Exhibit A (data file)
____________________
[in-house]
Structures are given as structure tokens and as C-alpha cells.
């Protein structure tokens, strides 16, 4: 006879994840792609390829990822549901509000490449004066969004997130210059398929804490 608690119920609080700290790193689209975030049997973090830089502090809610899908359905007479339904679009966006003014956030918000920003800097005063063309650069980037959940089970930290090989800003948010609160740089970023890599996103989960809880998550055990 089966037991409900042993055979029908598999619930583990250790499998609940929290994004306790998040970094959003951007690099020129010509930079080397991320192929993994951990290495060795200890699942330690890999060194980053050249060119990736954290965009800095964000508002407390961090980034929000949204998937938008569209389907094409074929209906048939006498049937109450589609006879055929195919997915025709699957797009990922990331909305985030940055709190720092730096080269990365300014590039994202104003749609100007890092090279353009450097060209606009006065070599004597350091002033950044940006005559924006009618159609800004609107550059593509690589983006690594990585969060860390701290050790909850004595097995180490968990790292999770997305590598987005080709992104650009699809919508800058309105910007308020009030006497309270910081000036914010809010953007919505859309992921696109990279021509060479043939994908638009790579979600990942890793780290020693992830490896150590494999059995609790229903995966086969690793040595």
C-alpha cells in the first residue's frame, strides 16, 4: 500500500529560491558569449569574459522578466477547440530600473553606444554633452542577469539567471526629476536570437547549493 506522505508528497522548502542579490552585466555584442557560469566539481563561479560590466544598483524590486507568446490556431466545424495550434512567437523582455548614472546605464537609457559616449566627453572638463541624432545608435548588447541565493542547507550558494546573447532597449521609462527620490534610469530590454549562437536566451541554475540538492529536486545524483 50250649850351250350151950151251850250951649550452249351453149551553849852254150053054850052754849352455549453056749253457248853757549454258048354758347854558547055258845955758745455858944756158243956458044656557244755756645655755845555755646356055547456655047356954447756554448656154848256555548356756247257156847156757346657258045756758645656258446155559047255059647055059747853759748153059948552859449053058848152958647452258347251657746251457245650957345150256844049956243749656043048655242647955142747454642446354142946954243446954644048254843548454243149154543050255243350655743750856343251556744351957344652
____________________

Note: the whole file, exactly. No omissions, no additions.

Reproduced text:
[in-house]
Structures are given as structure tokens and as C-alpha cells.
């Protein structure tokens, strides 16, 4: 006879994840792609390829990822549901509000490449004066969004997130210059398929804490 608690119920609080700290790193689209975030049997973090830089502090809610899908359905007479339904679009966006003014956030918000920003800097005063063309650069980037959940089970930290090989800003948010609160740089970023890599996103989960809880998550055990 089966037991409900042993055979029908598999619930583990250790499998609940929290994004306790998040970094959003951007690099020129010509930079080397991320192929993994951990290495060795200890699942330690890999060194980053050249060119990736954290965009800095964000508002407390961090980034929000949204998937938008569209389907094409074929209906048939006498049937109450589609006879055929195919997915025709699957797009990922990331909305985030940055709190720092730096080269990365300014590039994202104003749609100007890092090279353009450097060209606009006065070599004597350091002033950044940006005559924006009618159609800004609107550059593509690589983006690594990585969060860390701290050790909850004595097995180490968990790292999770997305590598987005080709992104650009699809919508800058309105910007308020009030006497309270910081000036914010809010953007919505859309992921696109990279021509060479043939994908638009790579979600990942890793780290020693992830490896150590494999059995609790229903995966086969690793040595």
C-alpha cells in the first residue's frame, strides 16, 4: 500500500529560491558569449569574459522578466477547440530600473553606444554633452542577469539567471526629476536570437547549493 506522505508528497522548502542579490552585466555584442557560469566539481563561479560590466544598483524590486507568446490556431466545424495550434512567437523582455548614472546605464537609457559616449566627453572638463541624432545608435548588447541565493542547507550558494546573447532597449521609462527620490534610469530590454549562437536566451541554475540538492529536486545524483 50250649850351250350151950151251850250951649550452249351453149551553849852254150053054850052754849352455549453056749253457248853757549454258048354758347854558547055258845955758745455858944756158243956458044656557244755756645655755845555755646356055547456655047356954447756554448656154848256555548356756247257156847156757346657258045756758645656258446155559047255059647055059747853759748153059948552859449053058848152958647452258347251657746251457245650957345150256844049956243749656043048655242647955142747454642446354142946954243446954644048254843548454243149154543050255243350655743750856343251556744351957344652